The Great Pyrenees is a very old breed that has been used for hundreds of years by shepherds, including those of the Basque people, who inhabit parts of the region in and around the Pyrenees Mountains of southern France and northern Spain (specifically Aragon and Navarre).
Varro, a Roman author who lived in the first century BC, wrote in his treatise of rural economy "De re rustica" in 37 BC.:
"The dog is essential for those who raise animals for wool. It is the guardian of livestock in general but is the natural defender of the sheep and goats. The wolf lurks constantly and we oppose it with the dogs"... "As for its appearance, choose those who are well-trained, large size, with black or red eyes, the nose of the same color, red lips pulling to black, not too collected, nor too pendants"... "It is equally essential that the dogs have strong head, long, floppy ears, wide and short neck, thighs and rights more inwardly turned than out, wide legs, fingers apart, hard nails and bent, spine nor projection nor convex, bushy tail, sonorous voice, good match muzzle and preferably with white hair so that it can be easily distinguished from wild animals at night."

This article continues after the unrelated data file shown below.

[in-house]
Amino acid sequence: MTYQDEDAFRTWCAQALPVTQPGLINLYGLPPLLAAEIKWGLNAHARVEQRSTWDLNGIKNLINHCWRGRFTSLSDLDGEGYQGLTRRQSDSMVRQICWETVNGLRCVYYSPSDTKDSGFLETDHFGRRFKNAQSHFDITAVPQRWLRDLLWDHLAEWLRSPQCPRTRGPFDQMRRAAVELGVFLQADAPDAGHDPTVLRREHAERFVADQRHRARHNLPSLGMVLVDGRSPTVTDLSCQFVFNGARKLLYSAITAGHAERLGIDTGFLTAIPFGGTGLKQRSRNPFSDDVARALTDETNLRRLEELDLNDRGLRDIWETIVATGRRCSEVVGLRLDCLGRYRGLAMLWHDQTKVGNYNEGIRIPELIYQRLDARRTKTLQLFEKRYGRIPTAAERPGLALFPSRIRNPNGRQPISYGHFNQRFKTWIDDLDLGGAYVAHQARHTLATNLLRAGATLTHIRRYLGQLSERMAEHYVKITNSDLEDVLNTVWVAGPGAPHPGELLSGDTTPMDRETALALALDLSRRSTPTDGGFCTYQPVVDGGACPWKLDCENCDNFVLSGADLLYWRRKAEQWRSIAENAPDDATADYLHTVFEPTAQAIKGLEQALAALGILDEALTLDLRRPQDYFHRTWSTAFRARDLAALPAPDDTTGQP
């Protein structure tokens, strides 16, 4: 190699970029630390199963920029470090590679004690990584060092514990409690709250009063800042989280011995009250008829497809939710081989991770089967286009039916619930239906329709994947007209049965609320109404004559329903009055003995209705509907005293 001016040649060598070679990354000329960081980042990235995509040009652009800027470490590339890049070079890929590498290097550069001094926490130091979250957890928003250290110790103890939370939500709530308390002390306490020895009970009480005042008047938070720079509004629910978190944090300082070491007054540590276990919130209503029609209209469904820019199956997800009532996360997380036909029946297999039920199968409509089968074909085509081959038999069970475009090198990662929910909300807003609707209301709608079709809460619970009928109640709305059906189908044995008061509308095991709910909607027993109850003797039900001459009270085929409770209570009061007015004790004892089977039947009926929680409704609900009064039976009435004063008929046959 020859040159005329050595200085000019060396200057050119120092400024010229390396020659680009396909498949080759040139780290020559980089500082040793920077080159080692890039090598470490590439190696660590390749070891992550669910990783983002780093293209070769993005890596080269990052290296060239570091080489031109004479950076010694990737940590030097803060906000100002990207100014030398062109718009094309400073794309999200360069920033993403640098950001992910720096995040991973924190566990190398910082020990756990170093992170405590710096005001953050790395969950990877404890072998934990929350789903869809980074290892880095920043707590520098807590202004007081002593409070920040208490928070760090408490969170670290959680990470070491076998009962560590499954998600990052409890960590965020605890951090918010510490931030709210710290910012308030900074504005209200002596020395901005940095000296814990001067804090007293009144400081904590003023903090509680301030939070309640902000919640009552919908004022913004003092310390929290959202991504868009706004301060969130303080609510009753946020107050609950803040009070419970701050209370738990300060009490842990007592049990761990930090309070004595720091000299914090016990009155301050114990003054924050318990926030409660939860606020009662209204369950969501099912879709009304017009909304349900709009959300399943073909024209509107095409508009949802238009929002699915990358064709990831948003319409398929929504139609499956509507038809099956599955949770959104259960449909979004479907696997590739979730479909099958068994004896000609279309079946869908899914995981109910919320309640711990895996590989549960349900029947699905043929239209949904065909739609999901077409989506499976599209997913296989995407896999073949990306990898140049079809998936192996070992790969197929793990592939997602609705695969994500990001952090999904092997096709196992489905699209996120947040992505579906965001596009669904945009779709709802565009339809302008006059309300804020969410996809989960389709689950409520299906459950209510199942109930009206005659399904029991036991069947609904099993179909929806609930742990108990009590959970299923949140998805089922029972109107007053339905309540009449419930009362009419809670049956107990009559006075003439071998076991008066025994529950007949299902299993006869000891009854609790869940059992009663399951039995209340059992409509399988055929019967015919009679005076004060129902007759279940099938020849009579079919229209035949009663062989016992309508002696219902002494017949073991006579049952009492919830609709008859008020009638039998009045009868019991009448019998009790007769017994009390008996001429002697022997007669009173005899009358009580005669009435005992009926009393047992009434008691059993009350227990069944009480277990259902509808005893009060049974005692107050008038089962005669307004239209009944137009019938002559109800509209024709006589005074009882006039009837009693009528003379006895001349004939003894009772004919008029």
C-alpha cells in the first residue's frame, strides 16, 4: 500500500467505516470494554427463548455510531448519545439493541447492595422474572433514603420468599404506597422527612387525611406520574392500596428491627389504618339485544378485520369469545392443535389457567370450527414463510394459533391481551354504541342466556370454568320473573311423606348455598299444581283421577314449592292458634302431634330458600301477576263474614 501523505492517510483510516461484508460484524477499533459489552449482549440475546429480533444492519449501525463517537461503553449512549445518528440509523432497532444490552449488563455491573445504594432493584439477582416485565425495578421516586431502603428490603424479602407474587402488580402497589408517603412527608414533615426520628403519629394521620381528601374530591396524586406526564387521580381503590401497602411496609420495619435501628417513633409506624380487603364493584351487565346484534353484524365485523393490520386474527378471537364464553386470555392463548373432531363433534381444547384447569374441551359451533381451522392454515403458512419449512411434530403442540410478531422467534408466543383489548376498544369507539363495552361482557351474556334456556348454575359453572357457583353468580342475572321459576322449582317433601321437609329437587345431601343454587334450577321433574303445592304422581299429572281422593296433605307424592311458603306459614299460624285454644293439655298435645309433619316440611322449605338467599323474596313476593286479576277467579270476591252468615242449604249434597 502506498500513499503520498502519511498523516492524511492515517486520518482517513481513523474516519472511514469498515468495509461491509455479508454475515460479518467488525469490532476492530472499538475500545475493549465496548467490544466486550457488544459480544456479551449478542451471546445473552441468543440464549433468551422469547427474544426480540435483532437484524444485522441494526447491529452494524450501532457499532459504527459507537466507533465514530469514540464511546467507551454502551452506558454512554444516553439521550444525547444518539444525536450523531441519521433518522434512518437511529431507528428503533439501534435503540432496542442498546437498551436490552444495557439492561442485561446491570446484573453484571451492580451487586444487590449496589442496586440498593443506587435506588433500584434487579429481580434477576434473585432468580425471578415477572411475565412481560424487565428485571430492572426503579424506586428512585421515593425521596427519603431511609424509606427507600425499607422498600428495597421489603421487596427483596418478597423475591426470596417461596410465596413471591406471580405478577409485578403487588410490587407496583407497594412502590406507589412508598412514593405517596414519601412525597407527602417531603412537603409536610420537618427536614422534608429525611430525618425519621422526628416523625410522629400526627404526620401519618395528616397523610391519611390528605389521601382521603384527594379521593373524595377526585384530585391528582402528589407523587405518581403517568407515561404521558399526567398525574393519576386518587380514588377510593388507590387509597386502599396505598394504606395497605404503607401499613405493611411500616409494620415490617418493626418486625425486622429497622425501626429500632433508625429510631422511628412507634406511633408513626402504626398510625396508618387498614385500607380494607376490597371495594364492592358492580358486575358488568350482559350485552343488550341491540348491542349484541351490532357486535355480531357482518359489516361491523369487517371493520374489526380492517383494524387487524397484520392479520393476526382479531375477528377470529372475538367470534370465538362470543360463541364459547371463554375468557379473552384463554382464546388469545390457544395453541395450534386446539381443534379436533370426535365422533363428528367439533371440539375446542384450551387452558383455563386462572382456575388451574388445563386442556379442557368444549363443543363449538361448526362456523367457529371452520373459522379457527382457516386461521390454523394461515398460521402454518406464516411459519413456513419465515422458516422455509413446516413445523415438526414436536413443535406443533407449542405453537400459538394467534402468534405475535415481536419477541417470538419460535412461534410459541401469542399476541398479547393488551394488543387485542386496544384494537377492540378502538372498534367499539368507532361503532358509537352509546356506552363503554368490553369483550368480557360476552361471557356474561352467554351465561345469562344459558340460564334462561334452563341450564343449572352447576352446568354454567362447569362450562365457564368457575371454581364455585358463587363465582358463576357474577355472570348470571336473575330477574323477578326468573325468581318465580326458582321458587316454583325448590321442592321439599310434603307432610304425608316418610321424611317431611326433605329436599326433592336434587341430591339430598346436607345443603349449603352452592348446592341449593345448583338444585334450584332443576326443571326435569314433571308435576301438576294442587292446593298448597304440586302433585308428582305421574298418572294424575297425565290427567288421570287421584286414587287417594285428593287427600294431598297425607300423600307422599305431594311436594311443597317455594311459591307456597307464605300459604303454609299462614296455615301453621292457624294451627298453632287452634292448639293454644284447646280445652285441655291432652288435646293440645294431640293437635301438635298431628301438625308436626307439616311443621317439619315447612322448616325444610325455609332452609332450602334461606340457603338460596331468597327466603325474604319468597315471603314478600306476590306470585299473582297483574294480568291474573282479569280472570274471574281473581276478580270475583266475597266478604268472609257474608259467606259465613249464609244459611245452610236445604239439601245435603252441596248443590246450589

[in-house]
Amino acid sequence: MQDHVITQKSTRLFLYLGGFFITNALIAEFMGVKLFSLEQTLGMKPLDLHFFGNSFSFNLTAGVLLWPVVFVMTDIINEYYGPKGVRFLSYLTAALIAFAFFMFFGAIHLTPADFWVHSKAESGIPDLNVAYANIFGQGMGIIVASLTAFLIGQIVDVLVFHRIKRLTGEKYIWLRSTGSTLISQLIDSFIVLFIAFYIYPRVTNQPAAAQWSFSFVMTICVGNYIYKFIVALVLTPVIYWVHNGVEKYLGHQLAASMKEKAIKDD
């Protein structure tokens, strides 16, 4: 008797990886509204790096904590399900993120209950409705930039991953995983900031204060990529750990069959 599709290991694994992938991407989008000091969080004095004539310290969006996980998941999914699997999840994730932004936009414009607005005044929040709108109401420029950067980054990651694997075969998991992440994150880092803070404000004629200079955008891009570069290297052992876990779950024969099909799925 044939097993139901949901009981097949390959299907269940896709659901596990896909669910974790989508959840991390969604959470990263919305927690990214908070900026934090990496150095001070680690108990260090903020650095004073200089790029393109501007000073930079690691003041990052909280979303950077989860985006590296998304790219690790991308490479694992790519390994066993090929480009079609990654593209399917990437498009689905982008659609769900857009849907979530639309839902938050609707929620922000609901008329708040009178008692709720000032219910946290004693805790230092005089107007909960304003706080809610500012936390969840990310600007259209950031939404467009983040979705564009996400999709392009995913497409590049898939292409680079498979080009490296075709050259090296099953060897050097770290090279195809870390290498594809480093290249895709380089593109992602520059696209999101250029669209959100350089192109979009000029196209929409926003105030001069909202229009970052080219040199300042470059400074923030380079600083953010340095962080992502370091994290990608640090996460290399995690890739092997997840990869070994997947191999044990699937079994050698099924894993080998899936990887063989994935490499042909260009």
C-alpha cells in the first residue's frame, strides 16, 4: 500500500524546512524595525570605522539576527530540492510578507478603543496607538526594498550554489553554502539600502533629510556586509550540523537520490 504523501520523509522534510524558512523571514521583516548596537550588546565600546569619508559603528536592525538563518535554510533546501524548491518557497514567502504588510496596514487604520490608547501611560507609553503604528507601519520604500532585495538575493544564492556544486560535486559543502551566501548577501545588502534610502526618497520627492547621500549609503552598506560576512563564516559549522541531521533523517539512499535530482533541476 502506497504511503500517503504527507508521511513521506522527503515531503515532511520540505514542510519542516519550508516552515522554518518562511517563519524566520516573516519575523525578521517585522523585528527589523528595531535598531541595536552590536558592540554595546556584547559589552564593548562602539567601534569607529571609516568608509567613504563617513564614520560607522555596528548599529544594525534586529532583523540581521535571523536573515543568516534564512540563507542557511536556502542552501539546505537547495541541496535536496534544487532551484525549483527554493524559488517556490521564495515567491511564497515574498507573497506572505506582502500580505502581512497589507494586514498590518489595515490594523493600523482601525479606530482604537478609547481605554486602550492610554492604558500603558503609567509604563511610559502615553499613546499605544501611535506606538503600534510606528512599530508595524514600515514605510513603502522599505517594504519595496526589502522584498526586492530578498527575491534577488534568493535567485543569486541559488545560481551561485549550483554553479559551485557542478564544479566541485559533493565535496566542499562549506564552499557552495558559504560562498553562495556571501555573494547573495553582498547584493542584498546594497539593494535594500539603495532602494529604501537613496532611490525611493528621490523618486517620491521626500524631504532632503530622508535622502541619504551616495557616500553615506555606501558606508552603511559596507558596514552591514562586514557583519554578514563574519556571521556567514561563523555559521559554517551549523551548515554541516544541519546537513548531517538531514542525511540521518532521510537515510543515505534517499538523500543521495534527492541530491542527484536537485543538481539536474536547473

One of the first descriptions of the breed dates from 1407, Fray Miguel Agustín, "prior" of the Temple who lived between 1560 and 1630, published in 1617 in Catalan (the first edition appeared in Spanish in 1622), a book which he called Libro de los secretos de la agricultura, casa de campo y pastoril. It gives the reasons why shepherds prefer white puppies, excluding those born with spots of dark color. Relates the friar: "The wool cattle dogs should not must be so big or so heavy as those of the guard of the house, but strong and sturdy, lightweight and ready to combat and fight and for run, because they have to make saves and guard against wolves and hunt them down if those take a cattle... These should be white so that the shepherd can easily see when these run after the wolf and know them in the evening and the morning." From 1675 the breed was a favorite of The Grand Dauphin and other members of the French aristocracy. In the mid-19th century, the breed was not homogenized.